Young or Old: We Never Outgrow Our Mommy


Photo Courtesy of Maura Silva on Unsplash

A Moment in Time

The snapshot captured an idyllic moment in time. A young, cute girl with dark, pixie-cut hair, checkered sun dress, and matching bloomers presses a daisy to her nose. She shyly looks into the camera. All appears well yet foreshadows impending doom given away by this caption:

Today Penelope stepped on a bee. Mommy pulled out the stinger, put some baking soda on it, and we ate ice cream.

Remember when our mommies could kiss away the hurts, and all was right with the world again? Just a kiss and a cup of ice cream.

The New Year Hasn’t Started Well

I was going to write a blog post about blessings.

Instead, I’ve started out the new year sicker than I can remember. The last time was in college when I hallucinated little men in my head. There’s no wacky visions, but my entire body hurts—eyes, ears and throat. First, I lost my voice for several days. Then, my head felt like it would explode. Both eyes are puffy and swollen, and I press cold compresses on them at night lest they be glued shut in the morning. My sinuses are bleeding. I ache hot and cold chills like the flu. This has been ongoing for two weeks now. I’m so over it, but it’s not over me.

you never outgrow your mommy
Photo Courtesy of Public Domain Pictures on Pixabay

Nothing Dies in Florida

You see, in Florida where I live, nothing ever dies. We don’t have cold weather long enough to kill off nasty stuff. So vegetation gets brown, then sun and rain and humidity pop it all back up again—with a vengeance.

Our area right now is popping Juniper, Maples, and Elms, of which I am allergic, along with half the population of this state. We practically live in a forest. There’s the Ocala National Forest to the north, the second largest nationally protected forest in the U.S. State of Florida covering 607 square miles of Central Florida, and the Withlachoochee State Forest, which encompasses 157,479 acres providing critical wildlife habitat, plus trails, campgrounds, and canoeing. When conditions are dry, the Forest service burns. So, along with all the nasty stuff already in the air, they send out more in the form of smoke.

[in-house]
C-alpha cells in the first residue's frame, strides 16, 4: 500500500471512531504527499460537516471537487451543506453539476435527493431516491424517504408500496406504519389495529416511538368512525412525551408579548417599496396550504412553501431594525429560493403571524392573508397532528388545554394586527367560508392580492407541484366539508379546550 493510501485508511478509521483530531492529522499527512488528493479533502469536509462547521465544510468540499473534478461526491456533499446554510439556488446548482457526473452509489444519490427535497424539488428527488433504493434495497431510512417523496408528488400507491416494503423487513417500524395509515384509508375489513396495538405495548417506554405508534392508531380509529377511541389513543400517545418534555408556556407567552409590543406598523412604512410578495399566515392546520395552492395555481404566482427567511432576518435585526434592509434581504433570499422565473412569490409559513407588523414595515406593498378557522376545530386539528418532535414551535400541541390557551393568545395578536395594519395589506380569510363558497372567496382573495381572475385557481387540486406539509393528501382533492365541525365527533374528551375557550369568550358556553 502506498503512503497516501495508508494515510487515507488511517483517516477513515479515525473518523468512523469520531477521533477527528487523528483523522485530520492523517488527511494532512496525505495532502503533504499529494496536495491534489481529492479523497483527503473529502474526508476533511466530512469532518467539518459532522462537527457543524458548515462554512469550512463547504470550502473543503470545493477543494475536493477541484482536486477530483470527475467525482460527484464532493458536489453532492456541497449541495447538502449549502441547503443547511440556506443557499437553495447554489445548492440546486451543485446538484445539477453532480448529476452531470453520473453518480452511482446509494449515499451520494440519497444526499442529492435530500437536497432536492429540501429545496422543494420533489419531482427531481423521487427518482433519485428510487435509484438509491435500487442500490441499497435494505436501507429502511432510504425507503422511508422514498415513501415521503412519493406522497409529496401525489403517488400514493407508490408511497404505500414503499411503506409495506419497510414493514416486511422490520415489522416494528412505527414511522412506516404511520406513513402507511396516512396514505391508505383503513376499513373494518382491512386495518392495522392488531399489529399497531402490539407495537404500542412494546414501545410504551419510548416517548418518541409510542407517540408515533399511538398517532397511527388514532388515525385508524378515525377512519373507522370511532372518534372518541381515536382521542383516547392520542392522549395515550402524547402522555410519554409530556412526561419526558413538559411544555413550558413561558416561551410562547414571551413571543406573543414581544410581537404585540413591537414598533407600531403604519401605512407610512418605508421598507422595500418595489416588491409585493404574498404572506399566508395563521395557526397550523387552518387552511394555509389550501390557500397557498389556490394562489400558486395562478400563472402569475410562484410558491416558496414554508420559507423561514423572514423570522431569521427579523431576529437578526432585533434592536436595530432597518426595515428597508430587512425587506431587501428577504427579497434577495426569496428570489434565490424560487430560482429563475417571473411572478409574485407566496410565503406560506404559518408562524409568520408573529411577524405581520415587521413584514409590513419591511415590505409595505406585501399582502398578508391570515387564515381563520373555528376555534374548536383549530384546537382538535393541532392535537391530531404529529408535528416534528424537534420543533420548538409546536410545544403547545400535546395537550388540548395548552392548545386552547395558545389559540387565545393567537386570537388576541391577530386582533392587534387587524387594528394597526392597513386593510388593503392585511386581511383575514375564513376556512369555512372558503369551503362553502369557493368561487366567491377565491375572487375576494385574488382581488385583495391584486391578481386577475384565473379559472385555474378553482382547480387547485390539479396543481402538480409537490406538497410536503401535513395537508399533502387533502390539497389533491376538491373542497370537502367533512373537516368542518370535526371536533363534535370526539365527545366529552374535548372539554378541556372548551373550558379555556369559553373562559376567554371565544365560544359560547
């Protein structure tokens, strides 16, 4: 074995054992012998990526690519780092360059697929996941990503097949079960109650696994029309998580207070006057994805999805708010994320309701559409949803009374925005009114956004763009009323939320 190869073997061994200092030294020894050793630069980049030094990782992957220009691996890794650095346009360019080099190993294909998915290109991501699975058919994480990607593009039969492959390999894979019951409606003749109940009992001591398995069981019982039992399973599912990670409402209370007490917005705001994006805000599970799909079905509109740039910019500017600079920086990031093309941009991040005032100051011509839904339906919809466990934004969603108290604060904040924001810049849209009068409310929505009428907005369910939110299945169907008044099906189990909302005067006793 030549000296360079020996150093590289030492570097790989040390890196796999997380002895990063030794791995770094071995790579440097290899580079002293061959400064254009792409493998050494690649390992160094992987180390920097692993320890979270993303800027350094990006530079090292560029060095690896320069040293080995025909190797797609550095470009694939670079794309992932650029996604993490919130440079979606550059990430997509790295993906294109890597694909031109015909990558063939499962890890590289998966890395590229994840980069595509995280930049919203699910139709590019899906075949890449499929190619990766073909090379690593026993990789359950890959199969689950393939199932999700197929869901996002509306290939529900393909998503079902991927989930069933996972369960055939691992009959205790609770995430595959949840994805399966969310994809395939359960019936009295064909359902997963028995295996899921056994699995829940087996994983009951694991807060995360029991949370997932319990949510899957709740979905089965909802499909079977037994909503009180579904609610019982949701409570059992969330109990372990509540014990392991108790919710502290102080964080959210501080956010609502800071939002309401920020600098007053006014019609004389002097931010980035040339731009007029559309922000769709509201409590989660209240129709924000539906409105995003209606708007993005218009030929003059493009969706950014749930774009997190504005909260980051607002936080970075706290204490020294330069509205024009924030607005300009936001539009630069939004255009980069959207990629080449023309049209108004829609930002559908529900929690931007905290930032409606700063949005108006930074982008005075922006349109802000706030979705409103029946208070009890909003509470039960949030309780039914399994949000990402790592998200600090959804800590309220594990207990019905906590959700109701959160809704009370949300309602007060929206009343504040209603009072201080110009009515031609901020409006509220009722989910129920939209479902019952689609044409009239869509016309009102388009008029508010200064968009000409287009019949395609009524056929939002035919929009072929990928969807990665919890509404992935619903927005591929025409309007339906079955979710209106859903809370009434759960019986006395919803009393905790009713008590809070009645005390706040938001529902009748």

A Mother’s Love Never Fails

Now, back to mommies.

Along with being sick, our washer went out (lest you think our life is perfect), so I called my 83-year-young active mother, to see if we could borrow her washer for a few loads. Of course, she said, although she was hosting a Bible study group in a few hours. She welcomed Ron and me with open arms. Towering over her, I draped myself over her like a blanket and felt three again. She made me a cup of Orange tea and fixed me a mug of warm, rich chili from the crock pot.

Whether ice cream or chili, we still need our mommies.

you never outgrow your mommy
Photo courtesy of Amy Humphries on Unsplash

Share your own memories of your mom.

 

 

 

Penelope Silvers is a freelance writer, author,
and radio host of Penelope’s Book Chat on Blog
Talk Radio. She lives simply and sanely on Florida’s
beautiful nature coast.

5 thoughts on “Young or Old: We Never Outgrow Our Mommy

  1. What a beautiful post! (And I hope you feel better soon!) I believe wholeheartedly in the strength of the role of a mother. There’s just nothing like it and nothing to replace it. My mom passed away 3 years ago, and although there are so many takeaways from her life that I keep with me, the strongest one right now is a statement she made to me about a difficult situation I was going through at the time (that I’m still going through). It was so full of confidence in me and my choices and my abilities to deal with this challenge that I still go back to it again and again, knowing that she would be saying it again if she were here. We definitely need our mommies! 🙂 Thanks for sharing at #heartandsoullinkup

    1. I’m so sorry to hear that you lost your mother, Jennifer. She sounds like a very wise woman and gave you something more valuable than diamonds or rubies. What a precious gift to still hear her voice to this day. Thanks for stopping by again! 🙂

    1. I am so sorry to hear about your mom. My dad’s wife is going through the same thing, and we all feel helpless. I don’t know your faith, but the only way I can deal with these hopeless situations is to give her up to God, and pray continually. It may not cure her, but it will give you peace that God is in control and can be trusted. I’ll keep you and your mother in my prayers.

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